Tuesday, September 23, 2014

A Beginner's Guide to Driving in Manhattan

I spent the weekend with my family in New York. It's become an annual trip, scheduled to coincide with World Maker Faire. It was our 5th trip to the Big Apple, and I'm finally getting the hang of navigating the city. So, without further ado, here are my top ten tips for driving in Manhattan:

1. Pay no attention to signs or traffic lights. Simply drive with the traffic.

2. Yes, that taxi is going to cut you off.

3. Pedestrians pay no attention to walk/don't walk signs. They cross whenever and where ever they like. The also leap from the curb into the road without warning to flag a taxi.

4. If you leave any space at all between you and the car in front of you, someone will try to squeeze into it.

5. Every horizontal surface in the city will be considered by someone a legitimate parking spot. There are almost no alleys or driveways, so trucks, delivery vans, moving vans, taxis, limos, rickshaws, etc. simply stop on the road in front of buildings.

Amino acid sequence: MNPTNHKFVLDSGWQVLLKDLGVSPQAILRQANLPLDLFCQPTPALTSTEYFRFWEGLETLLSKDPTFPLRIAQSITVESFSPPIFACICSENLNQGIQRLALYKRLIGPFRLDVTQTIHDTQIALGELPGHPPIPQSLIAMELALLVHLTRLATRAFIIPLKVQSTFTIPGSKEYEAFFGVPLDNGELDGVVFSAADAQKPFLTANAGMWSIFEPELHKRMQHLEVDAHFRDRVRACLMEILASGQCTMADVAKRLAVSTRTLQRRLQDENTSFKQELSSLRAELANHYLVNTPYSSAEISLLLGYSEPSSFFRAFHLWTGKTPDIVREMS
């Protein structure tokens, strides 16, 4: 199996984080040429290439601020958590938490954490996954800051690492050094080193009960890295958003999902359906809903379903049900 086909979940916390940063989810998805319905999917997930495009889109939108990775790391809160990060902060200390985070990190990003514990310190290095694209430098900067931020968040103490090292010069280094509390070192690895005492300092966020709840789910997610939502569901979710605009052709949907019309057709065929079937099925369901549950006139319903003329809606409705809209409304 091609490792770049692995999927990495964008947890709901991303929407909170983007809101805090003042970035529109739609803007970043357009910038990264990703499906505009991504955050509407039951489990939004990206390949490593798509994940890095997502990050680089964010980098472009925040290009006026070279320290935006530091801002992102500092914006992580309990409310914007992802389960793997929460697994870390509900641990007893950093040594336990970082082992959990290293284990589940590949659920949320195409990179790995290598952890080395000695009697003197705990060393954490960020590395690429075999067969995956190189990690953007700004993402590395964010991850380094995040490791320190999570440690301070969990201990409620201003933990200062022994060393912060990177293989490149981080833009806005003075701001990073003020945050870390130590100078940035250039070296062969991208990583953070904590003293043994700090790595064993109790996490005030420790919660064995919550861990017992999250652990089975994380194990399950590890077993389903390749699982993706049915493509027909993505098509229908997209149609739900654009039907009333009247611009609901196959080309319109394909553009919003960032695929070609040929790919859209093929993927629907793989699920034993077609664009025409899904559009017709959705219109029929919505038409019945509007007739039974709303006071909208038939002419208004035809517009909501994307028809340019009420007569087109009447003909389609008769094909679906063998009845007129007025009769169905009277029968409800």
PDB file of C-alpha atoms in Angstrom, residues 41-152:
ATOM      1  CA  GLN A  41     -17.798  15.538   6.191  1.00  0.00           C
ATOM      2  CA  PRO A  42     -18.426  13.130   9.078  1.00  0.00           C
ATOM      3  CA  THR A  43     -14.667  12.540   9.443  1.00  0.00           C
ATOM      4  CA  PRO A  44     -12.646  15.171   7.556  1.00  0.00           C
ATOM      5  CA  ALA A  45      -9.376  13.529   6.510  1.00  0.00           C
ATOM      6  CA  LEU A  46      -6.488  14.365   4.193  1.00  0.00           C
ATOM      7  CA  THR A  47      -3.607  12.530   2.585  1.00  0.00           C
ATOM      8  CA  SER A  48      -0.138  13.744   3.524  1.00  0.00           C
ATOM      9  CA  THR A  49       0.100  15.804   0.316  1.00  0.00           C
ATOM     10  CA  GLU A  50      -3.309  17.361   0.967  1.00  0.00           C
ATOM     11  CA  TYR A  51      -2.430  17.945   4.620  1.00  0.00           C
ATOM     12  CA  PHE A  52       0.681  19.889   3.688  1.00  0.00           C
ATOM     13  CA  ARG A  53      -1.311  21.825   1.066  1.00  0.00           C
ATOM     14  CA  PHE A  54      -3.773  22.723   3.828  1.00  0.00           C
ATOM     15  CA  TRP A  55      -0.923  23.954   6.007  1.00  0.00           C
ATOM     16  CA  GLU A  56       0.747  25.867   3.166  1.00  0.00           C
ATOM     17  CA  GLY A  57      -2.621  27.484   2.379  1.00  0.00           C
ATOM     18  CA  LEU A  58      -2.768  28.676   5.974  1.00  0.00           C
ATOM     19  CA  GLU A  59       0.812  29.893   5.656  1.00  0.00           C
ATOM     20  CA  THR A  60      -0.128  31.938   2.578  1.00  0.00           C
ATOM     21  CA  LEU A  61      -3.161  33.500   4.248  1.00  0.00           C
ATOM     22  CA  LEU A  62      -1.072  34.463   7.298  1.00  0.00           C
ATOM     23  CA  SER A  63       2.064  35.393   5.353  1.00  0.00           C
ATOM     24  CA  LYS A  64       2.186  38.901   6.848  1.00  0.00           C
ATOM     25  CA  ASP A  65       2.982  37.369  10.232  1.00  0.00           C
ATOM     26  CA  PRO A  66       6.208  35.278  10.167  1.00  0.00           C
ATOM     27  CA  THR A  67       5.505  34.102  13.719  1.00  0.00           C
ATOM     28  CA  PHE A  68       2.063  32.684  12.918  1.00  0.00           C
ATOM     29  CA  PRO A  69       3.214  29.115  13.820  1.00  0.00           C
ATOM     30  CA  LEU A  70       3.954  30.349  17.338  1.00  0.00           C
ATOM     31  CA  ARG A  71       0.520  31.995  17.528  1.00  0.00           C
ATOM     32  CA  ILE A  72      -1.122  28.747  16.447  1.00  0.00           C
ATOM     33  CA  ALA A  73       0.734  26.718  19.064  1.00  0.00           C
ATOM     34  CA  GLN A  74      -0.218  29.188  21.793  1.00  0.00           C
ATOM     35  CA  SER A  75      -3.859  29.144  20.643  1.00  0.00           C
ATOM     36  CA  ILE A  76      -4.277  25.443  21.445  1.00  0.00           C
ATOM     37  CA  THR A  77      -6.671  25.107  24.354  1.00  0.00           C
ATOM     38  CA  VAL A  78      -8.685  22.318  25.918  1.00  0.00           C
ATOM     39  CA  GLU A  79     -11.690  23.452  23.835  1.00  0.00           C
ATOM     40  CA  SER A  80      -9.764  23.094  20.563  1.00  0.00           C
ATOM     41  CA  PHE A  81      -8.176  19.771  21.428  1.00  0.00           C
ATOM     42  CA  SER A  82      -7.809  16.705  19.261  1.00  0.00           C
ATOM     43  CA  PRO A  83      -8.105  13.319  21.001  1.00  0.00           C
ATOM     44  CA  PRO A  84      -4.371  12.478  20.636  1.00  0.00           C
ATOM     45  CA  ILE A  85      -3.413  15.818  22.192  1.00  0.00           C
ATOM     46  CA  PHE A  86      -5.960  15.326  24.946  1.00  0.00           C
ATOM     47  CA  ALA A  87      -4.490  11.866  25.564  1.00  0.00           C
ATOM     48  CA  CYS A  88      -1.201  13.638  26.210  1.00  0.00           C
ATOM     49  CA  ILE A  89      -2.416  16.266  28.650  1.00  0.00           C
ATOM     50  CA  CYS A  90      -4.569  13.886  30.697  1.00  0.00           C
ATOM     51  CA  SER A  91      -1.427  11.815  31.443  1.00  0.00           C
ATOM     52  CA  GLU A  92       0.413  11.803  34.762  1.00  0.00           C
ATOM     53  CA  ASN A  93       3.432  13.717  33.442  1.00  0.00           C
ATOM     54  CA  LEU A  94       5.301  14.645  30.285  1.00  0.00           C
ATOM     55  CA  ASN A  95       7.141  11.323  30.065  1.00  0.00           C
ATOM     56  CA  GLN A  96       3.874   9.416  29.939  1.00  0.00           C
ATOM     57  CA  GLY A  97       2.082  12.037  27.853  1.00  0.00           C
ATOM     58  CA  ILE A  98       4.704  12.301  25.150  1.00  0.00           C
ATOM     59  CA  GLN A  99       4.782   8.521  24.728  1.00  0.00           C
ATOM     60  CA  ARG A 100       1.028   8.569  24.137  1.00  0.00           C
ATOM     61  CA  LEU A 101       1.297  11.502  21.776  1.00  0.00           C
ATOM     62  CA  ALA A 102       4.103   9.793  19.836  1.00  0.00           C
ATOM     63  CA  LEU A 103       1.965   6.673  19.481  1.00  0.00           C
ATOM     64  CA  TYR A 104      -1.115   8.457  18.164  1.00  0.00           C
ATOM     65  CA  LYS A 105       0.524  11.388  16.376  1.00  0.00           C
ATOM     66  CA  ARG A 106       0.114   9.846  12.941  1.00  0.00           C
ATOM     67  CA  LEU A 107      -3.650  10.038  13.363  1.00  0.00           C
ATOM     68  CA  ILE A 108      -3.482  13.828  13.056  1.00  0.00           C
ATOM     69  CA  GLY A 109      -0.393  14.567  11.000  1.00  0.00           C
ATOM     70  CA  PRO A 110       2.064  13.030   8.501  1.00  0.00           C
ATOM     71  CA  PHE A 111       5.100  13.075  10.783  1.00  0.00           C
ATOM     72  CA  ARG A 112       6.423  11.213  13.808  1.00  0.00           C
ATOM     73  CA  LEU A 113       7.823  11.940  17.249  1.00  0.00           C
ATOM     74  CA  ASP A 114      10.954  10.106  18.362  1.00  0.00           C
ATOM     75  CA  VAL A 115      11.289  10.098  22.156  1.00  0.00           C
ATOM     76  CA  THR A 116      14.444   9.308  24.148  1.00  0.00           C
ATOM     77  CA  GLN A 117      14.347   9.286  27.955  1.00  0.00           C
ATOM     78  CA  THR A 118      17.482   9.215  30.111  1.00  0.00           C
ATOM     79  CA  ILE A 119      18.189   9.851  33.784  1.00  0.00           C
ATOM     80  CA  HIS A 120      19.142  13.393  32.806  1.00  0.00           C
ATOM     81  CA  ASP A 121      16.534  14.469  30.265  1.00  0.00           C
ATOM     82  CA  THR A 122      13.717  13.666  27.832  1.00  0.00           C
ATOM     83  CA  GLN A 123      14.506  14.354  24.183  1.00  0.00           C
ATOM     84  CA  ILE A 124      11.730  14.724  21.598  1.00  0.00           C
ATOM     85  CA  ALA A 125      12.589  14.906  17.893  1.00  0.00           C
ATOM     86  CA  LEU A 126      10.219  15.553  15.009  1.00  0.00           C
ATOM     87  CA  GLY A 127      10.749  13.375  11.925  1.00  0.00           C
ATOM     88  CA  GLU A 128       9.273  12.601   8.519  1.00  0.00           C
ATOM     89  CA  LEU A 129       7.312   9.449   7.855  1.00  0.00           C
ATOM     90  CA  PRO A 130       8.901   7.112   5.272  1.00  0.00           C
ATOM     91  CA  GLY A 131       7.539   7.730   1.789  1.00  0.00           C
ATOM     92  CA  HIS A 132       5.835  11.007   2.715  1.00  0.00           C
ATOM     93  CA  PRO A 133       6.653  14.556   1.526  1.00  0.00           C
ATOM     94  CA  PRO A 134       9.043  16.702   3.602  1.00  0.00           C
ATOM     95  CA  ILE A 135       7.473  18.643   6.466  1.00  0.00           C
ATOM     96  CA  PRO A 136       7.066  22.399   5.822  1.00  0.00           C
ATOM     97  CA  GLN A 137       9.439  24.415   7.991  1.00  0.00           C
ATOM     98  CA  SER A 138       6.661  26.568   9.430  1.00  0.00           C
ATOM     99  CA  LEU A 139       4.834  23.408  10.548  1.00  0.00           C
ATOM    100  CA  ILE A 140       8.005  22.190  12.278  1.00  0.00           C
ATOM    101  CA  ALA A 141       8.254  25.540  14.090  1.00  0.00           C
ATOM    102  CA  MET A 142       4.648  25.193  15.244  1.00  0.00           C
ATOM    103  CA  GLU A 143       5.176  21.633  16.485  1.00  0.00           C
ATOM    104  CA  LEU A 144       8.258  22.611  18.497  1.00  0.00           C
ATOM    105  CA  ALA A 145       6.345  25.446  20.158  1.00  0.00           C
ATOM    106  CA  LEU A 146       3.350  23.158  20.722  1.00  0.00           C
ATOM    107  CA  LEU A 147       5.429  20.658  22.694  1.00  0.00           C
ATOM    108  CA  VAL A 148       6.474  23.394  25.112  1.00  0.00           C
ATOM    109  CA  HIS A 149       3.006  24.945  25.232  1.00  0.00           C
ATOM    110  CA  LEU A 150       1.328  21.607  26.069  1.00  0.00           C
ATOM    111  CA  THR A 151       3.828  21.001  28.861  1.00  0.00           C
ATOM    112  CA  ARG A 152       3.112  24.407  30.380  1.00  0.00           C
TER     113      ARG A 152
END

6. Paying for parking in Manhattan will cost you the same as a hotel room in any other city.

7. People use their horns. A lot. Taxis use their horns instead of their brakes.

8. Most of the major north/south avenues are one-way and 5 lanes wide. The centre lane is designated for emergency vehicles - if a fire truck, police car or ambulance is coming, everyone is expected to clear out of the centre lane. Surprisingly, this works quite well. People get out of the way and the emergency vehicles come roaring through at high speed. Then, taxis immediately tuck in behind the emergency vehicles and roar at high speed too.

9. Use your car to get to or from Manhattan, but within Manhattan, don't drive. Walking, the subway, or a taxi will be faster and cheaper. There's probably nowhere to park where you're going anyway, and even if there is, you'll pay way more to park than a taxi or subway would cost.

10. GPS signals are unreliable in the urban canyons of Manhattan. Know where you're going without relying on GPS. With the numbered streets & avenues, it's really easy to navigate.